Mark Matheson was stoked. He was back on a surfboard for the first time since his accident and the anticipation of that first ride swelled … like the wave behind him.
Just as he had so many times over the years, Matheson began paddling to stay in front of the rising bump. He pushed to stand up on the board when he realized, ‘Wait a second. I can’t.’ ”
Matheson had forgotten he was paralyzed from his mid-chest down. He had broken his back (L 5-6) when falling four stories off a hotel balcony on Kauai in 1993, but “going to stand up on the board was purely reflex,” said Matheson, who grew up surfing off the beaches of San Diego’s North County. “I did it the next time, too.
“I definitely have had to adjust my surfing style.”
Matheson got back in the water through AccesSurf, an organization that gives those with disabilities — physical and mental — the opportunity to enjoy water sports. The 50-year-old Kailua resident joined the board of AccesSurf, as well as Easter Seals Hawaii, and hopes to give back to both groups.
Matheson will compete in the Molokai 2 Oahu Paddleboard Championship on July 31, with the goal of raising $25,000 to benefit those with disabilities. This will be his second attempt to complete the 32-mile race; last year, his escort boat broke down some 10 miles from the finish, forcing Matheson to withdraw from the event. (Rules mandate all competitors have an escort boat for the entire crossing.)
“I had paddled for something like 6 hours and 1 minute when I had to get out of the water,” he said. “I got to jump back in for the last mile and a symbolic finish.”
This year, there should be no repeat of equipment problems. Not only has Matheson upped his training regimen, he has additional support through the Maui Jim sunglasses company, which will provide two escort boats, and a custom board from shaper Joe Bark.
“This has really been a team effort, and it has evolved over the past few years,” Matheson said. “Five years ago, I was in the inaugural challenged athletes division at the Duke’s Oceanfest. I was watching the (open division) guys finish the Hawaii Kai run and thought maybe I could do that distance.
“Then it was, ‘Oh, I can do Molokai,’ not knowing what it was all about.
“Every time I’ve had people who want to help me. My boards from Joe Bark have gone from 55 to 40 to 28 pounds. It started out bigger and more stable to now where it’s almost a stock paddleboard. The difference is the wings on the tail to help me load up.”
“Mark has worked so hard for this,” Bark said. “And the crew he trains with has helped us design the correct board. Mike Cote Sr. has worked very hard in the design of the board and on Mark’s workouts to bring it all together for Molokai.
“The crew at the Bark Shop is wishing Mark the best of luck in the race.”
Veteran watermen Cote and Keone Downing help with Matheson’s training schedule, usually off Wailupe Peninsula. Tuesdays are technique runs, Thursdays are light sprints and Saturdays are endurance runs of 5 to 6 hours.
“At first, I felt like the little brother, tagging along,” Matheson said. “I’m slower, et cetera, et cetera. But they’ve been fantastic and I’m feeling less of an inconvenience.
“The paddling community has made me feel comfortable. When I first started doing this, I’m sure some folks were skeptical. But a bunch of folks were, ‘We can do this. Not a problem.’
“Mike and Keone have adjusted to my situation. I can’t feel the board lift like they can. They tell me other things, like watch the nose going down, the spray, helping me learn the subtleties. It’s pretty rewarding to have them.”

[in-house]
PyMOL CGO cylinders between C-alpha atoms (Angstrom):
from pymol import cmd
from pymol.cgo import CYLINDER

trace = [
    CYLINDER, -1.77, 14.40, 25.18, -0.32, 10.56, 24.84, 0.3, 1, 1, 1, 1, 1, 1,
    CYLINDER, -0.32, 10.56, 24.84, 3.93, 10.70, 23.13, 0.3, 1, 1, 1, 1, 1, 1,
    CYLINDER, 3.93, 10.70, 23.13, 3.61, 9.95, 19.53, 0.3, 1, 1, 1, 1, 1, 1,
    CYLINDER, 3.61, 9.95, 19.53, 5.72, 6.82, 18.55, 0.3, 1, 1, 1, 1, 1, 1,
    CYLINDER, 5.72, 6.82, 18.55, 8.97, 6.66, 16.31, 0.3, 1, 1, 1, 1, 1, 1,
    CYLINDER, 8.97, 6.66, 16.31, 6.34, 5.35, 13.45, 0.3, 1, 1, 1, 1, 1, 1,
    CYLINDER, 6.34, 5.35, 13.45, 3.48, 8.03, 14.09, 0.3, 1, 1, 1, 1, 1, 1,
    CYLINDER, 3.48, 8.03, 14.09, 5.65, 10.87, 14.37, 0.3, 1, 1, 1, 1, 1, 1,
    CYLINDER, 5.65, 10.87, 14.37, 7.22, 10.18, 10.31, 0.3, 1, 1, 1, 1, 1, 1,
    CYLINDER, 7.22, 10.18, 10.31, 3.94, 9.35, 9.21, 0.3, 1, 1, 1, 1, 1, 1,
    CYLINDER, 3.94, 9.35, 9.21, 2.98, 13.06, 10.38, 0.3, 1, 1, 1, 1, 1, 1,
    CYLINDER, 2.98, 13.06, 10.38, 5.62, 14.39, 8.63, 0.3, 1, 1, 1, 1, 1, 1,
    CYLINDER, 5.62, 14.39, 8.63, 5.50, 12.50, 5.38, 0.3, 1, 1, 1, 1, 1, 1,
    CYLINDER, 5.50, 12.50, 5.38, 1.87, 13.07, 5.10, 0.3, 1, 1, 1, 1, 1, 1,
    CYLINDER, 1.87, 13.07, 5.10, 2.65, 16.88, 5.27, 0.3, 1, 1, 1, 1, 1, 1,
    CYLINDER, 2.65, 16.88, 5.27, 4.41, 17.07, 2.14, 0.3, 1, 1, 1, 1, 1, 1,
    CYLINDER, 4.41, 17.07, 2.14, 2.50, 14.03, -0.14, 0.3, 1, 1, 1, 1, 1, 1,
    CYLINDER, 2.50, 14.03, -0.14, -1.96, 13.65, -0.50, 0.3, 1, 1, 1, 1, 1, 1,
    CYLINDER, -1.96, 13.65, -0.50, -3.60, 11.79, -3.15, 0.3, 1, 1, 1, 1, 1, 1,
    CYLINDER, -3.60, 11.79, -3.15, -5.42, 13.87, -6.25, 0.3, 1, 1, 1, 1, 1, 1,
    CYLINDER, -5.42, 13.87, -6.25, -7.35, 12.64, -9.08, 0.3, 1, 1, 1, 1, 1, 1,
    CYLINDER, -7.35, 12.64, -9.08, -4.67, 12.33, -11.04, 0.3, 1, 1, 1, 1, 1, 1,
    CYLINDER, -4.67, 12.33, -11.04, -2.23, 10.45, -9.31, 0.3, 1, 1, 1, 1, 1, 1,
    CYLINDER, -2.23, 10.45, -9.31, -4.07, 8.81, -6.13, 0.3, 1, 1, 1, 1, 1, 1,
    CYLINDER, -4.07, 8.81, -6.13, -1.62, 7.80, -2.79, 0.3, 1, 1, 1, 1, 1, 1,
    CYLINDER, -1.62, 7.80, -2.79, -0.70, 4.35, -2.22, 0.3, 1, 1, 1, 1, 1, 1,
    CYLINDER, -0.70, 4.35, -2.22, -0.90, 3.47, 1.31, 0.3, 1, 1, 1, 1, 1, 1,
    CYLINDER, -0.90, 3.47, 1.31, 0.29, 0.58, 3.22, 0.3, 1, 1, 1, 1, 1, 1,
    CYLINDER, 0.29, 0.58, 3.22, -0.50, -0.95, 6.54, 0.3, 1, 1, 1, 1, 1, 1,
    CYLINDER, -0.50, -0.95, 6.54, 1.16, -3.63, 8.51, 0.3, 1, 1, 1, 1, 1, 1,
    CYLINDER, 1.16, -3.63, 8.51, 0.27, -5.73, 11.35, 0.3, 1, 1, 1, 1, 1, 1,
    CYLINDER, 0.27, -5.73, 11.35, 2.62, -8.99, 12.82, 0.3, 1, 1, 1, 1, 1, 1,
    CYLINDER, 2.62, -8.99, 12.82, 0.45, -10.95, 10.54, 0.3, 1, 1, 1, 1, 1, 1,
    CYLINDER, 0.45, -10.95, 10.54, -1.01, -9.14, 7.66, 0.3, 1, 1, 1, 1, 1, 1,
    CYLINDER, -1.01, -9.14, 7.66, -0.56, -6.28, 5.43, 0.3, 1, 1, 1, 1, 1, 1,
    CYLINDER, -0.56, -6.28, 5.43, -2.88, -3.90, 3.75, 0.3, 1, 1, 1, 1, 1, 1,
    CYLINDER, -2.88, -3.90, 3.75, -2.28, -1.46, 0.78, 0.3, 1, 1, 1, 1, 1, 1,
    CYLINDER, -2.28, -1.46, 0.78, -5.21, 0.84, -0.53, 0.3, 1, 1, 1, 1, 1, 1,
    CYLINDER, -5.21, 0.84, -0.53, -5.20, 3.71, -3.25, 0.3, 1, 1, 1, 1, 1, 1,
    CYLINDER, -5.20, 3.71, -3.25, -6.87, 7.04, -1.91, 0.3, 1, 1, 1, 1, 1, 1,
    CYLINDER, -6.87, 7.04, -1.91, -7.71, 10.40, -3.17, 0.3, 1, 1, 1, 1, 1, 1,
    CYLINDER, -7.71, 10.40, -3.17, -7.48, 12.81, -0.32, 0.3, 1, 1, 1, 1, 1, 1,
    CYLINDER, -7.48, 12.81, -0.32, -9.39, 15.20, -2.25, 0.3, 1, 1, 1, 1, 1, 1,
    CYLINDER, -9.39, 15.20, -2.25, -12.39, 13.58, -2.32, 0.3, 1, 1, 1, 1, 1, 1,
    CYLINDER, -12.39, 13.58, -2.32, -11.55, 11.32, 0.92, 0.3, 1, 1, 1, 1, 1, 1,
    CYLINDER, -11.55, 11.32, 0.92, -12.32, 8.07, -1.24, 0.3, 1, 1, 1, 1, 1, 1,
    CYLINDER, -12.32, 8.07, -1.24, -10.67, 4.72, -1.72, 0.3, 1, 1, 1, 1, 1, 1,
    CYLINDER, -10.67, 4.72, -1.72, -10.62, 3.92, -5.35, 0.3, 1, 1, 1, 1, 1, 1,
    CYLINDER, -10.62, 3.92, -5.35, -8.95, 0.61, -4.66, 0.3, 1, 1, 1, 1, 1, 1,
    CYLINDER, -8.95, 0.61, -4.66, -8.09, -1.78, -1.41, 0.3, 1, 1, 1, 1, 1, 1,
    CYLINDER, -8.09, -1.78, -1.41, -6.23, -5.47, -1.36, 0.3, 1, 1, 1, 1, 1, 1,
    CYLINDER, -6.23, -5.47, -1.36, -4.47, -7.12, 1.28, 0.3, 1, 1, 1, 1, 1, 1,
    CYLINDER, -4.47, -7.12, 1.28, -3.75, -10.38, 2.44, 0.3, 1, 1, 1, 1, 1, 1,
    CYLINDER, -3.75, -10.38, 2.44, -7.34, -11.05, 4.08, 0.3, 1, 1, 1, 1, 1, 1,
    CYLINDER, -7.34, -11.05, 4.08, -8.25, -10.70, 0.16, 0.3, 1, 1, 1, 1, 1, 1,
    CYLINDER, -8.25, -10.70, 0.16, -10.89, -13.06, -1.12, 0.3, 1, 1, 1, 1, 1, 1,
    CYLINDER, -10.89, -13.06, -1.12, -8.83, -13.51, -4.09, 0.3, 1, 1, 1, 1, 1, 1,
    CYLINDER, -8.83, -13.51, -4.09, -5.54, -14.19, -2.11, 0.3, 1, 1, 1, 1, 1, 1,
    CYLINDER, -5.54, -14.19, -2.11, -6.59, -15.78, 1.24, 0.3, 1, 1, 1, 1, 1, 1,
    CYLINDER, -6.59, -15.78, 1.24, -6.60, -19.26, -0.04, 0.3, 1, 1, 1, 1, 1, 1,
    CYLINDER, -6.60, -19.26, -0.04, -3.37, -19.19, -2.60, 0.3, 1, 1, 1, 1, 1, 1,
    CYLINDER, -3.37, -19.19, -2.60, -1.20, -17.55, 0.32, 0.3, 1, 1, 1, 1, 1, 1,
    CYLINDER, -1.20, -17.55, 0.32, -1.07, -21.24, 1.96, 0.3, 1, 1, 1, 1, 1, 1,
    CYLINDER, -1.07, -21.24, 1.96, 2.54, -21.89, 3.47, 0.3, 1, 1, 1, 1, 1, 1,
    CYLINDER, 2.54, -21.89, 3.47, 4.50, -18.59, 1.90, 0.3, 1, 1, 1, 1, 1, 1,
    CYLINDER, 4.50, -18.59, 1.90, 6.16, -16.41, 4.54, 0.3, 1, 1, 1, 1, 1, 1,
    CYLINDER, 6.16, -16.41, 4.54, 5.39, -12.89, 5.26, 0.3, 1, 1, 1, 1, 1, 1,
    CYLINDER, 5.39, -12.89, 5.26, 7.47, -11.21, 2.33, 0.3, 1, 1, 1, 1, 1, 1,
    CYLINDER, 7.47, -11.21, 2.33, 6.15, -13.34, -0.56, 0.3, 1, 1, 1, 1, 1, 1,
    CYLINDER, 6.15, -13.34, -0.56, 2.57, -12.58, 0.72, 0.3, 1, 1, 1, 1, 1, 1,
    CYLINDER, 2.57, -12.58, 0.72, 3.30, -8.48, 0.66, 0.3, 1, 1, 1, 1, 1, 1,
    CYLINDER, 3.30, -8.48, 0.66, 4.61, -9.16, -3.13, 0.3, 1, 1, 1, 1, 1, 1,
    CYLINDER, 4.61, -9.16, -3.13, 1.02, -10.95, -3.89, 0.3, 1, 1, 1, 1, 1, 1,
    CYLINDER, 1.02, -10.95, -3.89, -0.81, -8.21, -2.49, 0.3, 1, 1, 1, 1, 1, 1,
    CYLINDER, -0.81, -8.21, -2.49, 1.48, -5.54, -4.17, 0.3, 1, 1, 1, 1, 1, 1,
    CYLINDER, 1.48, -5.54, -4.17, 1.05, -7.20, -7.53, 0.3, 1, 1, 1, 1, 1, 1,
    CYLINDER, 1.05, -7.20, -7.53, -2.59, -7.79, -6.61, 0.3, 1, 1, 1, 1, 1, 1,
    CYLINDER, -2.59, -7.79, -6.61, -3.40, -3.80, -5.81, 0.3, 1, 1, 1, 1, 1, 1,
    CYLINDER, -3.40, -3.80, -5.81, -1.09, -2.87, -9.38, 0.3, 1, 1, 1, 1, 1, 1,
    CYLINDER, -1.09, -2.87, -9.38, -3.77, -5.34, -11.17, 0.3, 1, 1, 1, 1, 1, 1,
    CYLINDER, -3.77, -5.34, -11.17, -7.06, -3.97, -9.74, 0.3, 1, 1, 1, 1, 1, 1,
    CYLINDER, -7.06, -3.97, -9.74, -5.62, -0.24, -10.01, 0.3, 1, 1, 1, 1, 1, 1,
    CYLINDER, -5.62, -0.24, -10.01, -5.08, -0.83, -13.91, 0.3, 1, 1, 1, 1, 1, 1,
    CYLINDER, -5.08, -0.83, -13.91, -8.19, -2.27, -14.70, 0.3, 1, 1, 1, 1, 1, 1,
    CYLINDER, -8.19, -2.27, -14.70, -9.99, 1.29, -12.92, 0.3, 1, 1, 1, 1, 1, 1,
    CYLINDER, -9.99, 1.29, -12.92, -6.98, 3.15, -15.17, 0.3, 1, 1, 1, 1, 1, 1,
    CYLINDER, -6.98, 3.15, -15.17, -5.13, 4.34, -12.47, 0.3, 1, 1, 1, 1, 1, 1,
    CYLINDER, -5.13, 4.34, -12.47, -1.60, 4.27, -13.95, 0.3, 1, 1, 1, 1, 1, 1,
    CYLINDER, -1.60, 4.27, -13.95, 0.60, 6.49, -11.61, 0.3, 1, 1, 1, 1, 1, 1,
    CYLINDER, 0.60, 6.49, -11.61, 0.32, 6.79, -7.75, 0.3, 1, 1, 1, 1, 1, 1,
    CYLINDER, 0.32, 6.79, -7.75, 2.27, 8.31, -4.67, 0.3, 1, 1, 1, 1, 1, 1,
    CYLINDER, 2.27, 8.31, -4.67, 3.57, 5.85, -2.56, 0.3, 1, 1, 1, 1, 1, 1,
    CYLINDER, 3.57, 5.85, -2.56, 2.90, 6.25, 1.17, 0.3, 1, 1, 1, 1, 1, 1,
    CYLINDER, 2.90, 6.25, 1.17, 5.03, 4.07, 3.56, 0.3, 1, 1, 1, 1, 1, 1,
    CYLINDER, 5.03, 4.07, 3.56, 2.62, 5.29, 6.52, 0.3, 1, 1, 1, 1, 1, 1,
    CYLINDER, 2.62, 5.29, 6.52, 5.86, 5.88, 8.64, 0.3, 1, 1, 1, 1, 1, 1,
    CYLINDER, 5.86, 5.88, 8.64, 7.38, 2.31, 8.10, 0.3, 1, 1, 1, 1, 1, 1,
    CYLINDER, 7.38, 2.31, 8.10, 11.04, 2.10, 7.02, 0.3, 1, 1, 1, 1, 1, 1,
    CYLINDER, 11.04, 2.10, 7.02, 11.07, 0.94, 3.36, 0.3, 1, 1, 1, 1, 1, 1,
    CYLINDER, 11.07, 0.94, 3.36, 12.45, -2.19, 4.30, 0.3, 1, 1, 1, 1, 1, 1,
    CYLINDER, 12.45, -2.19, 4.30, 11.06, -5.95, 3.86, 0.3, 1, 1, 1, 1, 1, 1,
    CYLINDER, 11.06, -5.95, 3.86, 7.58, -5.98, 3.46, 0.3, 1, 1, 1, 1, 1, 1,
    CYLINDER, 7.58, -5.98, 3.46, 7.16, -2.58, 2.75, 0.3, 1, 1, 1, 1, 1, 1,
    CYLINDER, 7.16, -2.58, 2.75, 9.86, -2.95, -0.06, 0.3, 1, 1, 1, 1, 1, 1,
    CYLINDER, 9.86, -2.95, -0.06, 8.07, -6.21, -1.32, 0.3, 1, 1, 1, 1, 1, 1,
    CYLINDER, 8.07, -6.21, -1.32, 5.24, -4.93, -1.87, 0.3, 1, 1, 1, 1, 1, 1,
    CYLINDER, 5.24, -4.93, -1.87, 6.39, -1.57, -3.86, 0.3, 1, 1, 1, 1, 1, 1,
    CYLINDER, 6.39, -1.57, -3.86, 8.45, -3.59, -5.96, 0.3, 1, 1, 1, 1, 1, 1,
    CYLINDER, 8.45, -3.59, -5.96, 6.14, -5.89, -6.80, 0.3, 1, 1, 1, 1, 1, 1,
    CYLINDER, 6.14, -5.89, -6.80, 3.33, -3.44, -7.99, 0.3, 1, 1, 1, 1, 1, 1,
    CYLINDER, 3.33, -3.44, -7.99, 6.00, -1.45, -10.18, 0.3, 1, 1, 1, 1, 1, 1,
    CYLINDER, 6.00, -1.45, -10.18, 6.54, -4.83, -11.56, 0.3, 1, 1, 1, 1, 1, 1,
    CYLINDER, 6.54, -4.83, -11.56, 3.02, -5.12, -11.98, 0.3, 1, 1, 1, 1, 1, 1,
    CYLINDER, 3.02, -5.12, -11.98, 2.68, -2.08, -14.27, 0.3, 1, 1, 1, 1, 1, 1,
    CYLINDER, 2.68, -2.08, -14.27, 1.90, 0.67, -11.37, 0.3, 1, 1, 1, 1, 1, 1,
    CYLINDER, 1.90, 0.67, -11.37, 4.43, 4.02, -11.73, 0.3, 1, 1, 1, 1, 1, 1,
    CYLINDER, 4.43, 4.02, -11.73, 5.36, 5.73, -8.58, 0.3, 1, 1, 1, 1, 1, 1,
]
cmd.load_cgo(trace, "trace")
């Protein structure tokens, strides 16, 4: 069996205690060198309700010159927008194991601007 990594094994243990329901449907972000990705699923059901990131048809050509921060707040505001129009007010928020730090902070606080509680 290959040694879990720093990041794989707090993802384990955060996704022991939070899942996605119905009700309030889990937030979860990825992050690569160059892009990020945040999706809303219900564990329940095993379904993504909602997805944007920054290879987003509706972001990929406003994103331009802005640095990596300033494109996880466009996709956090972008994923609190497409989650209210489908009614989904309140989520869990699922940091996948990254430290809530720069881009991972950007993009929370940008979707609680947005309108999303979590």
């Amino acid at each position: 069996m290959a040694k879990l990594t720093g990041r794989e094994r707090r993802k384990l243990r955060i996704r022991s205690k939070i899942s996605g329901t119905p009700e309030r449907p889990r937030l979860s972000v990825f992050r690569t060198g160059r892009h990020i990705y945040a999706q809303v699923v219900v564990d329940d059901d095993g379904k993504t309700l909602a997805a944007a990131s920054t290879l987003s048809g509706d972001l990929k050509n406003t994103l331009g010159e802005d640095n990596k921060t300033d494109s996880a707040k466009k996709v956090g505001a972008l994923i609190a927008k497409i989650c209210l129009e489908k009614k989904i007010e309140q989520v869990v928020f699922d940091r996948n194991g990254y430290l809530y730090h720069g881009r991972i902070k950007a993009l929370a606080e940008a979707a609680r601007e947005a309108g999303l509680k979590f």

The feeling is mutual. Cote said he almost cried the day that Matheson caught a series of waves and had a great ride.
“There are several things that are impressive about him,” Cote said. “First, he has such tenacity and perseverance. Most people are doing standup paddleboard because it’s easier than being on a paddleboard. It’s a hassle and a chore for Mark.
“Second, he goes hard; he trains so hard. He’s so adamant about doing this well. The biggest thing is catching waves. He’s at an unbelievable disadvantage. But he’s coming along pretty good.”
Matheson, who has continued as a program manager for Science Applications International Corporation, said he isn’t comfortable about the personal visibility that has come with his paddleboard attempts.
“But if I can get the word out about AccesSurf and Easter Seals Hawaii, I’ll suck it up,” he said. “I’m paddling for myself, but I want to use it for something bigger.
“The line I’m using is, ‘I’m 50, fat, balding and in a wheelchair and doing this.’ If it inspires someone, that’s great. My neighbor came over after seeing coverage of the race last year and said he was going to start walking a little more.”
Matheson had always been active, surfing, scuba diving, skydiving and running, including several marathons. His accident didn’t change that; it only changed the way he did it.
He took up skiing again, meeting his wife, Stacie, on a ski trip. They’ve been married for almost six years.
The day after his accident, when he was in bed at Wilcox Memorial, Matheson said he was determined to keep living his life.
“It wasn’t any sort of dramatic revelation,” he said. “I didn’t have anyone to be mad at; I screwed up.
“You can either stop living or you go on.”
Matheson had planned to warm up for the Molokai race with Monday’s Hui O He’e Nalu Independence Day Race from Sunset Beach to Waimea Bay (4 miles), and the Cline Mann from Hawaii Kai to Kaimana Beach (short course, 9 miles) on July 10. But his mother died on June 26 and he said he’ll likely do a training run of 5-6 miles instead on July 10.
“My mom would want me to continue to focus on the race,” Matheson said. “My sister will come out for the race since she brought my mom out last year for the finish. It will certainly be a bittersweet finish.”